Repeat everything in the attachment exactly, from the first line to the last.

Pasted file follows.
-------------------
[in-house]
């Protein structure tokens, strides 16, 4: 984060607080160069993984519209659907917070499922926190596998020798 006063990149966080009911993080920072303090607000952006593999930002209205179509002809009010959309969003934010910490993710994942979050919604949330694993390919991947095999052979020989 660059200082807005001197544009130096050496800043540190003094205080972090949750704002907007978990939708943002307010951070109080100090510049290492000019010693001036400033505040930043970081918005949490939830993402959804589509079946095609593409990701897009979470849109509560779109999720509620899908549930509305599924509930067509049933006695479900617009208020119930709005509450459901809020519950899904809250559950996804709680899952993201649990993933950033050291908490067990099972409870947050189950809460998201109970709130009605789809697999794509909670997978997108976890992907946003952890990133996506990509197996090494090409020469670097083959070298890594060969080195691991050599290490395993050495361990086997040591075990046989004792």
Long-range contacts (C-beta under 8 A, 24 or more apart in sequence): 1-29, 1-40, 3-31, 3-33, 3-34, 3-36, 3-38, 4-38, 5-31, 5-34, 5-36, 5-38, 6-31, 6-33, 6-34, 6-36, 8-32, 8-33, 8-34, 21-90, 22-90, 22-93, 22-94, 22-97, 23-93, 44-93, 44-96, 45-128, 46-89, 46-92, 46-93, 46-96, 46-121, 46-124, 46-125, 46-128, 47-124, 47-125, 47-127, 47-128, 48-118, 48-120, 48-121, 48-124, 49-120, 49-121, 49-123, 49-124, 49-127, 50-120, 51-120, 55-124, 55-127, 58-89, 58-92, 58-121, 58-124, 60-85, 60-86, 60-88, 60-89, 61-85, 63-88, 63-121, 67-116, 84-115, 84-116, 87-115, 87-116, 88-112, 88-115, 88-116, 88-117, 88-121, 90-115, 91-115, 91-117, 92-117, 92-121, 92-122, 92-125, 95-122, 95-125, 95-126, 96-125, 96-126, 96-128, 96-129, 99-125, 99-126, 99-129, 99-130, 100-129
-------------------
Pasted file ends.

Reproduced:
[in-house]
């Protein structure tokens, strides 16, 4: 984060607080160069993984519209659907917070499922926190596998020798 006063990149966080009911993080920072303090607000952006593999930002209205179509002809009010959309969003934010910490993710994942979050919604949330694993390919991947095999052979020989 660059200082807005001197544009130096050496800043540190003094205080972090949750704002907007978990939708943002307010951070109080100090510049290492000019010693001036400033505040930043970081918005949490939830993402959804589509079946095609593409990701897009979470849109509560779109999720509620899908549930509305599924509930067509049933006695479900617009208020119930709005509450459901809020519950899904809250559950996804709680899952993201649990993933950033050291908490067990099972409870947050189950809460998201109970709130009605789809697999794509909670997978997108976890992907946003952890990133996506990509197996090494090409020469670097083959070298890594060969080195691991050599290490395993050495361990086997040591075990046989004792």
Long-range contacts (C-beta under 8 A, 24 or more apart in sequence): 1-29, 1-40, 3-31, 3-33, 3-34, 3-36, 3-38, 4-38, 5-31, 5-34, 5-36, 5-38, 6-31, 6-33, 6-34, 6-36, 8-32, 8-33, 8-34, 21-90, 22-90, 22-93, 22-94, 22-97, 23-93, 44-93, 44-96, 45-128, 46-89, 46-92, 46-93, 46-96, 46-121, 46-124, 46-125, 46-128, 47-124, 47-125, 47-127, 47-128, 48-118, 48-120, 48-121, 48-124, 49-120, 49-121, 49-123, 49-124, 49-127, 50-120, 51-120, 55-124, 55-127, 58-89, 58-92, 58-121, 58-124, 60-85, 60-86, 60-88, 60-89, 61-85, 63-88, 63-121, 67-116, 84-115, 84-116, 87-115, 87-116, 88-112, 88-115, 88-116, 88-117, 88-121, 90-115, 91-115, 91-117, 92-117, 92-121, 92-122, 92-125, 95-122, 95-125, 95-126, 96-125, 96-126, 96-128, 96-129, 99-125, 99-126, 99-129, 99-130, 100-129